We’d also appreciate if you’d give us an honest rating on Apple Podcasts or SoundCloud. Thank you!

You can find Jeff at:

Coming up next month, we’re firing up our time machine and returning to the drive-in! All summer, it’ll be double feature madness from the past and our first stop in June features two legends…Vincent Price in Pit and the Pendulum (1961) and Frankenstein 1970 (1958) with Boris Karloff!

Captain Sindbad (1963)


Captain Sindbad (June 19, 1963)
Cast:        Guy Williams as Captain Sindbad
                Heidi Bruhl as Princess Jana
                Pedro Armendariz as El Kerim
                AbrahamSofaer as Galgo
                Bernie Hamilton as Quinius

Written by Ian McLellan Hunter & Guy Endore (billed as Samuel B. West & Harry Relis)
Directed by Byron Haskin

Plot: Captain Sindbad must face the deadly El Kerim before he can marry the lovely Princess Jana.

Richard’s Review: This version of Sinbad was clearly inspired by Ray Harryhausen’s 7th Voyage of Sinbad (1958) as magic and monsters (and even a shrunken princess) have now entered the fantastical adventures. Sadly, the special effects are not up to Harryhausen’s standards. They aren’t bad but you are left wondering how different the film would have been with Harryhausen’s touch. That said, this is a fun flick to watch on a rainy day or for an afternoon matinee. Sure, it’s a little cheesy at times and there might be a little too much comedy throwing off the balance of adventure. The swamp scenes and battle with the 12-headed dragon-like monster are especially fun. Above all else, I loved Guy Willliams as Sindbad (not sure why they changed the spelling) and his performance is worth the ticket price alone. Not Harryhausen but still a lot of fun and recommended.


  • Guy Williams’ second film was the classic The Day the Earth Stood Still (1951). He had also appeared in I Was a Teenage Werewolf (1957) but it was his role of Don Diego in Disney’s Zorro (1957-1961) that had earned him fame. After this film, he appeared in five episodes of Bonanza as Will Cartwright before taking on the lead role of Professor John Robinson in Lost in Space (1965-1968). He then retired from acting and moved to Argentina, where he lived until his death in 1989 at the age of 65 due to a brain aneurysm.  
  • Heidi Bruhl is well-known for her many film roles in her native country of Germany. She’s also remembered in the United States for The Gypsy Baron (1962) and The Eiger Sanction (1975). She died in 1991 at the age of 49 of cancer.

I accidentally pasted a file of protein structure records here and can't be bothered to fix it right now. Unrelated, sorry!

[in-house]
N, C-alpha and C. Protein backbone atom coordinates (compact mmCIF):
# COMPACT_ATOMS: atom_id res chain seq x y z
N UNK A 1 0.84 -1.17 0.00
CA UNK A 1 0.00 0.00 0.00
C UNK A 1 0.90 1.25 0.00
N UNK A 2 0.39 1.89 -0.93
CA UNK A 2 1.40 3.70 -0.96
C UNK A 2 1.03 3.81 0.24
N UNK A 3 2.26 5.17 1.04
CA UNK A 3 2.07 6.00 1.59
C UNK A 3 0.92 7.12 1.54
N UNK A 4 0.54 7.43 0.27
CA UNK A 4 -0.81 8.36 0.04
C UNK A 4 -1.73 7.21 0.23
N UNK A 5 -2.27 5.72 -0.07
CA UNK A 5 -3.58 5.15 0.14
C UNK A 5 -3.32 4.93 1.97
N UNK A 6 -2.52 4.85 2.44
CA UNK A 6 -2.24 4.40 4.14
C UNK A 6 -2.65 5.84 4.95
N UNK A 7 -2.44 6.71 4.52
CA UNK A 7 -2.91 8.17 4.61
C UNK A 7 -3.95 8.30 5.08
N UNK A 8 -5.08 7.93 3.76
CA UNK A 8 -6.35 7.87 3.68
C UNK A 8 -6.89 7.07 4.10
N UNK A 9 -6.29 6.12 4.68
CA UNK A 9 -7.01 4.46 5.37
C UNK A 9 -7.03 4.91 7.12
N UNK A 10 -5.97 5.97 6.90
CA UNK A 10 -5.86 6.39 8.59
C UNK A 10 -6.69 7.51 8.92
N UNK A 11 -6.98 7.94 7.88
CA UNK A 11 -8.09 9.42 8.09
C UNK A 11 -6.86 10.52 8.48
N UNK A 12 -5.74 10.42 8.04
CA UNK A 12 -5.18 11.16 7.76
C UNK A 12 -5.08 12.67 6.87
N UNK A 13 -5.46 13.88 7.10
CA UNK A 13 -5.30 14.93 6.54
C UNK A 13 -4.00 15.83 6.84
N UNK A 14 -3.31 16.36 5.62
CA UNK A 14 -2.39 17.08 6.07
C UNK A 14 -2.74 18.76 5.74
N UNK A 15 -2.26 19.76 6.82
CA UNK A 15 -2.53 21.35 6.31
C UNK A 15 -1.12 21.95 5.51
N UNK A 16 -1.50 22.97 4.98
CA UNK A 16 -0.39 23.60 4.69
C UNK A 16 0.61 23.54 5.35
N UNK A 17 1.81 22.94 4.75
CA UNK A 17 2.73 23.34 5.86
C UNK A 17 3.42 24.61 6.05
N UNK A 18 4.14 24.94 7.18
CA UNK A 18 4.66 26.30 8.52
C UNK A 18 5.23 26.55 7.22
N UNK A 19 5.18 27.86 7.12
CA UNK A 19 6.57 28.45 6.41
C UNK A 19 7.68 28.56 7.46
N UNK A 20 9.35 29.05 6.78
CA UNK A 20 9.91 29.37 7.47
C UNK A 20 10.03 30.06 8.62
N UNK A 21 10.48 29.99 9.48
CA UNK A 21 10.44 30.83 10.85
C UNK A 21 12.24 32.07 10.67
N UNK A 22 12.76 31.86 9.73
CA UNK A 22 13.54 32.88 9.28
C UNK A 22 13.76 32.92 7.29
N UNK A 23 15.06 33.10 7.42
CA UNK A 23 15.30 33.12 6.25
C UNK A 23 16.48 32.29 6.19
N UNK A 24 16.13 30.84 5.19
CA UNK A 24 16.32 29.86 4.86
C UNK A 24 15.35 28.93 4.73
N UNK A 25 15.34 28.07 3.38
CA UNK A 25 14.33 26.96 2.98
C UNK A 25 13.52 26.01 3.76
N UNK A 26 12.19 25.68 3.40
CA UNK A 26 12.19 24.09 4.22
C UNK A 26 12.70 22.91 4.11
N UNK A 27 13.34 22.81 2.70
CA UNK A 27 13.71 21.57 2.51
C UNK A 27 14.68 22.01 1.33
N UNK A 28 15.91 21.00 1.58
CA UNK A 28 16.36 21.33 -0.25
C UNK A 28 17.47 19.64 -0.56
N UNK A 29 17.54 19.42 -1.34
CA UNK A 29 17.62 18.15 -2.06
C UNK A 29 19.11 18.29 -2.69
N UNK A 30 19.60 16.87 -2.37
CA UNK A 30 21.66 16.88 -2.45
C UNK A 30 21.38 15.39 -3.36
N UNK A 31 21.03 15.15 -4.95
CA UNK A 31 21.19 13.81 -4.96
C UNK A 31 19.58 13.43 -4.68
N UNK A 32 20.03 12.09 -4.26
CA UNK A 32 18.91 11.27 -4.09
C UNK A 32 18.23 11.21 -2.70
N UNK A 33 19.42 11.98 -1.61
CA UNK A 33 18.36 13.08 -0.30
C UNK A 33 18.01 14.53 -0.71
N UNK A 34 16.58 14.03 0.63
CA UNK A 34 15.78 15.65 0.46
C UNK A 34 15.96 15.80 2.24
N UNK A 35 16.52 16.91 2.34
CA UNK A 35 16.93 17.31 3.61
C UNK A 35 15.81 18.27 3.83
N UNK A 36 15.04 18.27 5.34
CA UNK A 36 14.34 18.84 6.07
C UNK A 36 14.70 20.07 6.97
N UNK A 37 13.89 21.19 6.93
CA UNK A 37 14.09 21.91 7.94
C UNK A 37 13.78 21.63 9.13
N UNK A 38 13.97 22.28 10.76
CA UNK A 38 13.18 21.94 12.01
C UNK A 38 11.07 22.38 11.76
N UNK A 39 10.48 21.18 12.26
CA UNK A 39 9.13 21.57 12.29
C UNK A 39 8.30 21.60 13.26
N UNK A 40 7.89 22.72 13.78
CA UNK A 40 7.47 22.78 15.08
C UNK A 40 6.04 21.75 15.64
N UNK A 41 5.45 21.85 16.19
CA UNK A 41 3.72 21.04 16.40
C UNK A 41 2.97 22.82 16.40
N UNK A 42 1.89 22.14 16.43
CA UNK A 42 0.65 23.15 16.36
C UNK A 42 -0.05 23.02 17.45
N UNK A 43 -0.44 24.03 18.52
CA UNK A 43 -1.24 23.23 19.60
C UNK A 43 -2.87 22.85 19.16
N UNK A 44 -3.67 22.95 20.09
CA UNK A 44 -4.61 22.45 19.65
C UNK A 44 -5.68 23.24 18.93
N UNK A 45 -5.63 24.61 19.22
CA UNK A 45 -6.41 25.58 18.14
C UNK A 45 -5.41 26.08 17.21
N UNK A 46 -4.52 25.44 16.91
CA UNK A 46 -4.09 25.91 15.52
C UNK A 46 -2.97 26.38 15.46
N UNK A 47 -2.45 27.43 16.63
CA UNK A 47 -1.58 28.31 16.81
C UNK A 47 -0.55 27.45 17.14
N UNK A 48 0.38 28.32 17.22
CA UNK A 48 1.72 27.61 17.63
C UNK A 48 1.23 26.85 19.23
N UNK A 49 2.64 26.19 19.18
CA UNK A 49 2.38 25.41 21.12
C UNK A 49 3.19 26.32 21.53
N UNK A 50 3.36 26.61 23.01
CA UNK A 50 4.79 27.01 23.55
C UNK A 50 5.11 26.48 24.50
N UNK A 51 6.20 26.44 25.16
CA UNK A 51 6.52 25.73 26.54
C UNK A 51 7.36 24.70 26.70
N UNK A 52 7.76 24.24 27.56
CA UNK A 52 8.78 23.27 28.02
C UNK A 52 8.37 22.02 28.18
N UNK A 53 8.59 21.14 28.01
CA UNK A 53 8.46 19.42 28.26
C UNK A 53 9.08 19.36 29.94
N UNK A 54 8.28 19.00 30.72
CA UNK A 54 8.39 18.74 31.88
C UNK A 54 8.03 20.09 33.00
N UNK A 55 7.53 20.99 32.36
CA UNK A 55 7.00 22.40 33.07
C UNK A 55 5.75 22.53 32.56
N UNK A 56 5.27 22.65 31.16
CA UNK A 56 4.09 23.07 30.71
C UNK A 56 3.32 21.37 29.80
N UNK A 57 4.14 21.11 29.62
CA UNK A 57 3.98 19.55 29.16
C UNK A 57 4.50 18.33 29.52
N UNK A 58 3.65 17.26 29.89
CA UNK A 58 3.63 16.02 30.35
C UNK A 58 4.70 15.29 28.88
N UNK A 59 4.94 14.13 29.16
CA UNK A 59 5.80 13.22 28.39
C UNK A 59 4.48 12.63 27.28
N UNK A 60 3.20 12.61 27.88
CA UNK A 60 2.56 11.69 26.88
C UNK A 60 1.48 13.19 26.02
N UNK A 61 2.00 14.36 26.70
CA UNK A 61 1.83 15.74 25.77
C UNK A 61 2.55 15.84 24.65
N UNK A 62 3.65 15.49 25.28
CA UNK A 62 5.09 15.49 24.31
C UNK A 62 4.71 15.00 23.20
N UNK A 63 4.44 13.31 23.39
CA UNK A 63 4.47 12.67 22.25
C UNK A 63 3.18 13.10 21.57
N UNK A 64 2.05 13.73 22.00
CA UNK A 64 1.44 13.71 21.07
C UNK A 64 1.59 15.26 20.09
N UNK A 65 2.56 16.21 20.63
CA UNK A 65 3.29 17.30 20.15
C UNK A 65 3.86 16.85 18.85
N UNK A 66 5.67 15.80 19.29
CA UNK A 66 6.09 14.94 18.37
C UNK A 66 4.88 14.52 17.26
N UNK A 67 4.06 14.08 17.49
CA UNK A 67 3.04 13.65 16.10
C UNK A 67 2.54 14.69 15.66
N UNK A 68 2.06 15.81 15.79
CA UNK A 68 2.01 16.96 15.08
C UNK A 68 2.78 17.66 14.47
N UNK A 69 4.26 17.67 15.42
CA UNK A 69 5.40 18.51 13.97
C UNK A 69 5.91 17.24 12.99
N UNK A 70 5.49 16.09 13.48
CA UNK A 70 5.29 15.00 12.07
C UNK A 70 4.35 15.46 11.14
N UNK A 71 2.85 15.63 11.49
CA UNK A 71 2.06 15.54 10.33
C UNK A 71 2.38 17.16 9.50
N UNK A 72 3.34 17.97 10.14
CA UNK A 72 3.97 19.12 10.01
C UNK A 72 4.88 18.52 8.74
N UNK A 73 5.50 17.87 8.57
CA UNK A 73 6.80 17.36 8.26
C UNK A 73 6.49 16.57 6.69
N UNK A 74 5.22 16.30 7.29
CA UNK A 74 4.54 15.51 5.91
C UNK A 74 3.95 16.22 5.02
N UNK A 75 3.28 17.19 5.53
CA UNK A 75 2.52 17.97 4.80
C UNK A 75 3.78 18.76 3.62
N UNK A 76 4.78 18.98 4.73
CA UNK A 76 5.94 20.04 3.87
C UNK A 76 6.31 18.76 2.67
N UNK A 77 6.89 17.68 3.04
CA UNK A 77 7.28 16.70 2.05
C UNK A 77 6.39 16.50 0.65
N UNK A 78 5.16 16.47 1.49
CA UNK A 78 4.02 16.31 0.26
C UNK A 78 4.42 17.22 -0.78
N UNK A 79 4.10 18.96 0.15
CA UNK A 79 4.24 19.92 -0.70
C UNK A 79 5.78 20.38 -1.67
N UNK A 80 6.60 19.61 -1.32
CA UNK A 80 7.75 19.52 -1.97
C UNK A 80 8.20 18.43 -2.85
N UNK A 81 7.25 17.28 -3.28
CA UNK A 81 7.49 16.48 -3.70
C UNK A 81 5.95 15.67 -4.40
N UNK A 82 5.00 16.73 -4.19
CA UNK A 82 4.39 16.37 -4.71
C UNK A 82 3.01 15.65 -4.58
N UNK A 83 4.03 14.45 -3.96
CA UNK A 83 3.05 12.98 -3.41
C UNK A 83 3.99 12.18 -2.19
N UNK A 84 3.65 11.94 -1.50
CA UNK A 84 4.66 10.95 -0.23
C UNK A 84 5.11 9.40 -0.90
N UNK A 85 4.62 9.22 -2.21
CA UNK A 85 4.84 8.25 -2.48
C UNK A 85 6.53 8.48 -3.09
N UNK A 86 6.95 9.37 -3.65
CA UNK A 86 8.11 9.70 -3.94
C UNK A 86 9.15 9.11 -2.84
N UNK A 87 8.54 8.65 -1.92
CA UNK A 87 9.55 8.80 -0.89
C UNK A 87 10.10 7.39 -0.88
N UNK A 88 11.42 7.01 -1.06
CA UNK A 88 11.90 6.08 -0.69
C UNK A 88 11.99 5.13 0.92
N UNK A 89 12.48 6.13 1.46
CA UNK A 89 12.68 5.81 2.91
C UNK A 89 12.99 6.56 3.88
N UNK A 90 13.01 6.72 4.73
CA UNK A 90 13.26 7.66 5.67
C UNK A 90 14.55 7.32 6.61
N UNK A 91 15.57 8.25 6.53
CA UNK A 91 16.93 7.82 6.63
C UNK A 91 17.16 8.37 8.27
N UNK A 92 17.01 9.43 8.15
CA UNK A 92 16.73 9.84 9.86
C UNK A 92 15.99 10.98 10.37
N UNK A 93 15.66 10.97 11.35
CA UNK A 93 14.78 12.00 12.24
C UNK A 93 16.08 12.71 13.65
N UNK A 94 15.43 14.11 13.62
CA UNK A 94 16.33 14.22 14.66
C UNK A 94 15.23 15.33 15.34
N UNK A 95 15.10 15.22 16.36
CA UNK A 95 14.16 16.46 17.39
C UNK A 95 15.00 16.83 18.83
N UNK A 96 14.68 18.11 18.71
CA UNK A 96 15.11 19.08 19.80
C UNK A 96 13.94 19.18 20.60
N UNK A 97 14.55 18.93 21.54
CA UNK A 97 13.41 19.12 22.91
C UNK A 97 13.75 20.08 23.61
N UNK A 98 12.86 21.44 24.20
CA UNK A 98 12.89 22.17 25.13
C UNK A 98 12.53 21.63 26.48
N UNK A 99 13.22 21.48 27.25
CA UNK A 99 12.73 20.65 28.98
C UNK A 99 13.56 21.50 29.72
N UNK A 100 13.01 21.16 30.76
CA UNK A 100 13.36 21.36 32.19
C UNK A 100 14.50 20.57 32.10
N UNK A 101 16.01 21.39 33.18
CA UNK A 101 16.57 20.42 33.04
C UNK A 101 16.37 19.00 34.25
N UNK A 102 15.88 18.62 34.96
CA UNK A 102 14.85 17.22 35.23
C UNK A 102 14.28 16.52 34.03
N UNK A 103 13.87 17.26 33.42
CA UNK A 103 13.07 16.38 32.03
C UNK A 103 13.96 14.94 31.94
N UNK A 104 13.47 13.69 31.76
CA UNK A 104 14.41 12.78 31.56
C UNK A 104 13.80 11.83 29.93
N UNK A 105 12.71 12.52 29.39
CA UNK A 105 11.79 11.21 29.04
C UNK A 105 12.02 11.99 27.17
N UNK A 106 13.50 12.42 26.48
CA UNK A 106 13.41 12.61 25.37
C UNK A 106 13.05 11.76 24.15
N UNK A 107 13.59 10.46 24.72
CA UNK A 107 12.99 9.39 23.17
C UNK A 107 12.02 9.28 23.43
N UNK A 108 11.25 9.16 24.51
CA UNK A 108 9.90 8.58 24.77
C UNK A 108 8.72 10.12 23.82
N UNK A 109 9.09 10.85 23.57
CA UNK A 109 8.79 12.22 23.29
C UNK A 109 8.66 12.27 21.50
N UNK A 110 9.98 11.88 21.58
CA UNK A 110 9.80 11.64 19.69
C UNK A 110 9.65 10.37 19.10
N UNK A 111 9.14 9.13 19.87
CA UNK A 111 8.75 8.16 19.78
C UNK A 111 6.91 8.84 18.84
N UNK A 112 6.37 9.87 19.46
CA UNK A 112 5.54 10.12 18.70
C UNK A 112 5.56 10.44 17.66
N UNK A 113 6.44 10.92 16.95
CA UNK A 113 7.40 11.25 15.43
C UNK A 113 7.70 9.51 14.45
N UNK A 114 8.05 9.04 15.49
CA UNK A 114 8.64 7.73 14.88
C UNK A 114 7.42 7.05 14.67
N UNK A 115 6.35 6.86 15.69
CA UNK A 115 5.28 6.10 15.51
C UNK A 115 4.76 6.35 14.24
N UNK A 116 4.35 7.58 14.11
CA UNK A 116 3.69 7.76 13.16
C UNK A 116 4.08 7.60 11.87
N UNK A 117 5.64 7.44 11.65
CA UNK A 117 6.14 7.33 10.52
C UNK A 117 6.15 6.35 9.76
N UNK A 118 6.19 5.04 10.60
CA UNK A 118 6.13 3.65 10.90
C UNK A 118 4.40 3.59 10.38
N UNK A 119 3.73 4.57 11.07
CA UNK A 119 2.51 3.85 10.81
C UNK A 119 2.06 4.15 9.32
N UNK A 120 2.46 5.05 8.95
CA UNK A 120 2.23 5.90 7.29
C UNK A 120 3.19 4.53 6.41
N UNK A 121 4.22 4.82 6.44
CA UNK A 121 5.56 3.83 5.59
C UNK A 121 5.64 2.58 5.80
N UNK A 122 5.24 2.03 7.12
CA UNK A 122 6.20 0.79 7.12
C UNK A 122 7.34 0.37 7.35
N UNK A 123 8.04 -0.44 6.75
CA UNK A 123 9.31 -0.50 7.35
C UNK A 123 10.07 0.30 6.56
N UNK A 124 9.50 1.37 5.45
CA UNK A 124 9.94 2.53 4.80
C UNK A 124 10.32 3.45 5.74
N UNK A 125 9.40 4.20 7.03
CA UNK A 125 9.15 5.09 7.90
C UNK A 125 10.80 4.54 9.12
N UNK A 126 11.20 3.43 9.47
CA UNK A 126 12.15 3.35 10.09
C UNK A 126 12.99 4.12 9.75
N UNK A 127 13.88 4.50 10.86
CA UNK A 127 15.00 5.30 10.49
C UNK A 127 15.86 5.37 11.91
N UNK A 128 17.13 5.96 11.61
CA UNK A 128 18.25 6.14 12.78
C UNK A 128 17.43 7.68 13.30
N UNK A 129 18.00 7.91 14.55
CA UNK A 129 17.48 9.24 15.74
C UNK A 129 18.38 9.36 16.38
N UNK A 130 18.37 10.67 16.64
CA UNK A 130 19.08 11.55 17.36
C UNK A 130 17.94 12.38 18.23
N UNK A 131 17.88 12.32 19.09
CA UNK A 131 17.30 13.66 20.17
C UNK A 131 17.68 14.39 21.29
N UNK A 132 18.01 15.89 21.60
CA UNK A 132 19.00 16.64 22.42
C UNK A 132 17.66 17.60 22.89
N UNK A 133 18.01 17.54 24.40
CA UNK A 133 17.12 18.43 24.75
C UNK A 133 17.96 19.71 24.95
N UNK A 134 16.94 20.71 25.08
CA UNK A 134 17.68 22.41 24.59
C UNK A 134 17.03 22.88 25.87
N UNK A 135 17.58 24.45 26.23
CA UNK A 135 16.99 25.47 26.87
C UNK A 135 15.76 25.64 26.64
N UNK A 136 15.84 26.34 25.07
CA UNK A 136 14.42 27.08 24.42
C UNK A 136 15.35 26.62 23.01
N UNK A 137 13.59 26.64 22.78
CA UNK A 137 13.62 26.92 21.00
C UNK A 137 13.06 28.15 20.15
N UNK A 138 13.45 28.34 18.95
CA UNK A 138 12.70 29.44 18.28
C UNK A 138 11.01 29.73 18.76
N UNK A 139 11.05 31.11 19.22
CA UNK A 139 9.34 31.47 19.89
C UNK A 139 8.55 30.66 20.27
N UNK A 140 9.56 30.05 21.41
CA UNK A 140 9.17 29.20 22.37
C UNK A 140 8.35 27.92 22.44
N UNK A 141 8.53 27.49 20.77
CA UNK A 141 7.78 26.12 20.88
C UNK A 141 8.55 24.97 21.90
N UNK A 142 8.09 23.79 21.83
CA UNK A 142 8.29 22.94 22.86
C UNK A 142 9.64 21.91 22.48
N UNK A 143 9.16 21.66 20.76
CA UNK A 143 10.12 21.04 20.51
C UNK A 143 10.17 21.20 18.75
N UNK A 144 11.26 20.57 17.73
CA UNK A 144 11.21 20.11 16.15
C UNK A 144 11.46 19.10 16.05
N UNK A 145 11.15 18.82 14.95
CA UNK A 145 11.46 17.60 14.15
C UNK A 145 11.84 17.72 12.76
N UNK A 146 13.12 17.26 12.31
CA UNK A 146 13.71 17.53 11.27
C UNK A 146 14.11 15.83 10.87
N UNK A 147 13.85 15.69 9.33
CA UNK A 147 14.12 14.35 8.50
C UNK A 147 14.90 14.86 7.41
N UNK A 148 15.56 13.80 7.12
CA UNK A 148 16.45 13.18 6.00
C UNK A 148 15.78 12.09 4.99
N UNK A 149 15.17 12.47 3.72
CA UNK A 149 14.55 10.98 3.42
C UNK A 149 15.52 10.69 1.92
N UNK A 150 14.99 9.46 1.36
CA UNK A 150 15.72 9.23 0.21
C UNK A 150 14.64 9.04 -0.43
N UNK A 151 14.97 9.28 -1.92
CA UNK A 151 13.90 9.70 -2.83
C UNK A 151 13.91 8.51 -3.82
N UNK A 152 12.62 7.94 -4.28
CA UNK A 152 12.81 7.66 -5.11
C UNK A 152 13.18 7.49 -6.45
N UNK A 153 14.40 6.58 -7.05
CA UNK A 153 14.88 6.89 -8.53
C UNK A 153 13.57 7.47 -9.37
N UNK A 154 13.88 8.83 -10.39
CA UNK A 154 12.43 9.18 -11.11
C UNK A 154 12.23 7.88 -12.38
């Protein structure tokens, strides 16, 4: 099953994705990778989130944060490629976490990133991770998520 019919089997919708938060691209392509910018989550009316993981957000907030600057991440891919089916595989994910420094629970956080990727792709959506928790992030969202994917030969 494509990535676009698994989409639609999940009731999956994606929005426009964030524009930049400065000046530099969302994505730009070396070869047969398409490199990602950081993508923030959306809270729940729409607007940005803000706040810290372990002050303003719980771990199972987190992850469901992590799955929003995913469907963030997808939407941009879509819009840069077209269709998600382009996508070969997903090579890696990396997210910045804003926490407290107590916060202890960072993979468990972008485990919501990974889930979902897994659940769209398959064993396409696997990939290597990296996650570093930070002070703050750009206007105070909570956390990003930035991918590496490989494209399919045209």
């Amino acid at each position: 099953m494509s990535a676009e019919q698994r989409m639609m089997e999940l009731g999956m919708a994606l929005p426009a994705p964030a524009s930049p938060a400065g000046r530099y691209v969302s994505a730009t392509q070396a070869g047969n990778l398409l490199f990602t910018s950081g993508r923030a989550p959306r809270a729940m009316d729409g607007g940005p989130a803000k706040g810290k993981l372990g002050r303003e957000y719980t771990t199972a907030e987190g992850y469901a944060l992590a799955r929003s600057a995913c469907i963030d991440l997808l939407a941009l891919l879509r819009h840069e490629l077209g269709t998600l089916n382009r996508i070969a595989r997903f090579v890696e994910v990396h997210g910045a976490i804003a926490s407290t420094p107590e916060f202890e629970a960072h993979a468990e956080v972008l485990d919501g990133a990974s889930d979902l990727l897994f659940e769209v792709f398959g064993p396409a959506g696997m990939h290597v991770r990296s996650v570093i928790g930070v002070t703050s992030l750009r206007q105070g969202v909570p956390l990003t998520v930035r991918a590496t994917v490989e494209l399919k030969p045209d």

• Pedro Armendariz was a well-known character actor with this film being the next-to-last of his 128 credits. After filming From Russia with Love (1963), he was diagnosed with terminal cancer, possibly from his involvement in The Conqueror (1956). He was one of 91 cast and crew members who suffered or died from cancer, including John Wayne. Unable to deal with the diagnosis, he committed suicide on June 18, 1963, at the age of 51, before this film’s premiere.
  • Abraham Sofaer was an accomplished character actor with 144 film and TV credits. His last role was in the Horror in the Heights episode of Kolchak: The Night Stalker in 1974. He retired and lived until his death in 1988 at age 91.
  • Byron Haskin also directed The War of the Worlds (1953), The Naked Jungle (1954), From the Earth to the Moon (1958), Robinson Crusoe on Mars (1964) and six episodes of The Outer Limits.     

Availability: Captain Sindbad is available to rent on Amazon Prime and on the Warner Archive Collection DVD for less than $10.

Son of Sinbad (1955)


Son of Sinbad (June 2, 1955)
Cast:        Dale Robertson as Sinbad
                Vincent Price as Omar Khayyam
                Sally Forest as Ameer
                Lili St. Cyr as Nerissa
                Mari Blanchard as Kristina
                Leon Askin as Khalif
                Jay Novello as Jiddah

Written by Jack Pollexfen, Aubrey Wisberg & Jeff Bailey
Directed by Ted Tetzlaff

Plot: Sinbad, accompanied by his sidekick Omar Khayyam, is on the search for beautiful women and the legendary substance known as Greek Fire.

Richard’s Review: There are no Harryhausen creatures here and Sinbad is really more of a womanizer than an adventurer. It’s also a little hard to get past Dale Robertson’s Oklahoman accent. However, the real shining element here is Vincent Price, who is charming and very funny as Omar Khayyam. He’s basically a sidekick to Sinbad but he ends up really being the star of the film. There is also the never ending array of scantily-clad women, including some very seductive dances. It’s a well-made and very colorful film, perfect matinee fluff that won’t disappoint if you know there really is no comparison to the Harryhausen trilogy. Price is well worth the price of admission but just go in with some lower expectations.


  • The film was shot in 1953 but delayed until 1955 due to Lili St. Cyr’s controversial belly dance. It was originally shot in 3D but by the time it was released, 3D was no longer popular and it was converted to the Superscope format. The dance scenes were supposedly censored but remain very risqué, especially for a film from the 1950s.
  • Produced by legendary billionaire Howard Hughes (The Sin of Harold Diddlebock). He made his last film in 1957.